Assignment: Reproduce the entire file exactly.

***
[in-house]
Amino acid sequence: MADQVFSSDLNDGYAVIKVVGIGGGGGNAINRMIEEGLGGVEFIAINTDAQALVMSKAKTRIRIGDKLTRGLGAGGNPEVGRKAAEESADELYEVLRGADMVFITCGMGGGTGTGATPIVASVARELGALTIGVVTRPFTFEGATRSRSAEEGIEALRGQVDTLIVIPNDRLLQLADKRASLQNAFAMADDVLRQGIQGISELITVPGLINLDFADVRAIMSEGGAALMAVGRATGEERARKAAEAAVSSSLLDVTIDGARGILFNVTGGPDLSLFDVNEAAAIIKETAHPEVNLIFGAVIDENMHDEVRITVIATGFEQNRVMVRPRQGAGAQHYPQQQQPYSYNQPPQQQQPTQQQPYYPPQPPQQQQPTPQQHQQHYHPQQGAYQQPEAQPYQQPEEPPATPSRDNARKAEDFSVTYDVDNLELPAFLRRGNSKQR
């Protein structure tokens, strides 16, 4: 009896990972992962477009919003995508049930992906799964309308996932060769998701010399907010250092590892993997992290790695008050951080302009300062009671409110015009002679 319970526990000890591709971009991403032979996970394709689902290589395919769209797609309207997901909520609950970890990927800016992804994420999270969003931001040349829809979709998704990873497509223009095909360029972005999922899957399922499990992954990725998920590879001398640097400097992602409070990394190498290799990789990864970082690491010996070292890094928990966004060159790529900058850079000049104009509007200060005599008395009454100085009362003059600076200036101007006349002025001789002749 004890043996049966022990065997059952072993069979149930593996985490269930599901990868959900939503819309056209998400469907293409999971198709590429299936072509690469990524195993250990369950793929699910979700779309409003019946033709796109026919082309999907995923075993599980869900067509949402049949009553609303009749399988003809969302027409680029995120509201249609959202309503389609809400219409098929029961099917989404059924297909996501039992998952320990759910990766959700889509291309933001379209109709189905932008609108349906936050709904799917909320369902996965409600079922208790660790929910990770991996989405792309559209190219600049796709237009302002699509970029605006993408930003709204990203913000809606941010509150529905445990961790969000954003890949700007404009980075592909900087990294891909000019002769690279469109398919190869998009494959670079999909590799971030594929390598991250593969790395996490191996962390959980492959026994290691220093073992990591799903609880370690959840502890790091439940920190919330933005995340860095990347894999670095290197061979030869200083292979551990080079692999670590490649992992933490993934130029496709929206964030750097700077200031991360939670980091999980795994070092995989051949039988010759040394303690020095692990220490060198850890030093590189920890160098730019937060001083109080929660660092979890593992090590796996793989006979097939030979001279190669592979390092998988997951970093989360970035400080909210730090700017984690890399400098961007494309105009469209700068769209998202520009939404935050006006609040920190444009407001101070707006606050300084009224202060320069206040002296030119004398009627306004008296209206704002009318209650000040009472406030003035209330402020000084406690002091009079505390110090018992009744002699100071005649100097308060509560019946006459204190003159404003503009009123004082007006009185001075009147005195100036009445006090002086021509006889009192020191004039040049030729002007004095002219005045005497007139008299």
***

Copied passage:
[in-house]
Amino acid sequence: MADQVFSSDLNDGYAVIKVVGIGGGGGNAINRMIEEGLGGVEFIAINTDAQALVMSKAKTRIRIGDKLTRGLGAGGNPEVGRKAAEESADELYEVLRGADMVFITCGMGGGTGTGATPIVASVARELGALTIGVVTRPFTFEGATRSRSAEEGIEALRGQVDTLIVIPNDRLLQLADKRASLQNAFAMADDVLRQGIQGISELITVPGLINLDFADVRAIMSEGGAALMAVGRATGEERARKAAEAAVSSSLLDVTIDGARGILFNVTGGPDLSLFDVNEAAAIIKETAHPEVNLIFGAVIDENMHDEVRITVIATGFEQNRVMVRPRQGAGAQHYPQQQQPYSYNQPPQQQQPTQQQPYYPPQPPQQQQPTPQQHQQHYHPQQGAYQQPEAQPYQQPEEPPATPSRDNARKAEDFSVTYDVDNLELPAFLRRGNSKQR
């Protein structure tokens, strides 16, 4: 009896990972992962477009919003995508049930992906799964309308996932060769998701010399907010250092590892993997992290790695008050951080302009300062009671409110015009002679 319970526990000890591709971009991403032979996970394709689902290589395919769209797609309207997901909520609950970890990927800016992804994420999270969003931001040349829809979709998704990873497509223009095909360029972005999922899957399922499990992954990725998920590879001398640097400097992602409070990394190498290799990789990864970082690491010996070292890094928990966004060159790529900058850079000049104009509007200060005599008395009454100085009362003059600076200036101007006349002025001789002749 004890043996049966022990065997059952072993069979149930593996985490269930599901990868959900939503819309056209998400469907293409999971198709590429299936072509690469990524195993250990369950793929699910979700779309409003019946033709796109026919082309999907995923075993599980869900067509949402049949009553609303009749399988003809969302027409680029995120509201249609959202309503389609809400219409098929029961099917989404059924297909996501039992998952320990759910990766959700889509291309933001379209109709189905932008609108349906936050709904799917909320369902996965409600079922208790660790929910990770991996989405792309559209190219600049796709237009302002699509970029605006993408930003709204990203913000809606941010509150529905445990961790969000954003890949700007404009980075592909900087990294891909000019002769690279469109398919190869998009494959670079999909590799971030594929390598991250593969790395996490191996962390959980492959026994290691220093073992990591799903609880370690959840502890790091439940920190919330933005995340860095990347894999670095290197061979030869200083292979551990080079692999670590490649992992933490993934130029496709929206964030750097700077200031991360939670980091999980795994070092995989051949039988010759040394303690020095692990220490060198850890030093590189920890160098730019937060001083109080929660660092979890593992090590796996793989006979097939030979001279190669592979390092998988997951970093989360970035400080909210730090700017984690890399400098961007494309105009469209700068769209998202520009939404935050006006609040920190444009407001101070707006606050300084009224202060320069206040002296030119004398009627306004008296209206704002009318209650000040009472406030003035209330402020000084406690002091009079505390110090018992009744002699100071005649100097308060509560019946006459204190003159404003503009009123004082007006009185001075009147005195100036009445006090002086021509006889009192020191004039040049030729002007004095002219005045005497007139008299």